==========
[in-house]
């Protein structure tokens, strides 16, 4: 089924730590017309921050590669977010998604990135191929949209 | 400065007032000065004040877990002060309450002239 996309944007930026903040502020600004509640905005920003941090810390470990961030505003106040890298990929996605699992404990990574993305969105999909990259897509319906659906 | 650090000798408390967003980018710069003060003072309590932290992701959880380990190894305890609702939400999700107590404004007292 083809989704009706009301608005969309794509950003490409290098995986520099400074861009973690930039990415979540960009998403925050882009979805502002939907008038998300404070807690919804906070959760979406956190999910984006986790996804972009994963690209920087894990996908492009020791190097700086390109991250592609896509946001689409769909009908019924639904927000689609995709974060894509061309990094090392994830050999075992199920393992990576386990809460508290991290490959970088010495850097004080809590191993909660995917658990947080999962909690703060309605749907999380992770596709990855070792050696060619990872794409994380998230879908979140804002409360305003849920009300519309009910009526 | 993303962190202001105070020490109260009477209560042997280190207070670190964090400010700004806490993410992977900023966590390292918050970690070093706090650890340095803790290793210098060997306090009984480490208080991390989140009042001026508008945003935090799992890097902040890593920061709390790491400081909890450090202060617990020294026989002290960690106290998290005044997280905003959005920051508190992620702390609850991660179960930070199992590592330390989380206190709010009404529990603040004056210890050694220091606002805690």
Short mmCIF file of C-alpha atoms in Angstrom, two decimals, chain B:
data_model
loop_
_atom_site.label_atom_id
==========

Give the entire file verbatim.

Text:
[in-house]
């Protein structure tokens, strides 16, 4: 089924730590017309921050590669977010998604990135191929949209 | 400065007032000065004040877990002060309450002239 996309944007930026903040502020600004509640905005920003941090810390470990961030505003106040890298990929996605699992404990990574993305969105999909990259897509319906659906 | 650090000798408390967003980018710069003060003072309590932290992701959880380990190894305890609702939400999700107590404004007292 083809989704009706009301608005969309794509950003490409290098995986520099400074861009973690930039990415979540960009998403925050882009979805502002939907008038998300404070807690919804906070959760979406956190999910984006986790996804972009994963690209920087894990996908492009020791190097700086390109991250592609896509946001689409769909009908019924639904927000689609995709974060894509061309990094090392994830050999075992199920393992990576386990809460508290991290490959970088010495850097004080809590191993909660995917658990947080999962909690703060309605749907999380992770596709990855070792050696060619990872794409994380998230879908979140804002409360305003849920009300519309009910009526 | 993303962190202001105070020490109260009477209560042997280190207070670190964090400010700004806490993410992977900023966590390292918050970690070093706090650890340095803790290793210098060997306090009984480490208080991390989140009042001026508008945003935090799992890097902040890593920061709390790491400081909890450090202060617990020294026989002290960690106290998290005044997280905003959005920051508190992620702390609850991660179960930070199992590592330390989380206190709010009404529990603040004056210890050694220091606002805690």
Short mmCIF file of C-alpha atoms in Angstrom, two decimals, chain B:
data_model
loop_
_atom_site.label_atom_id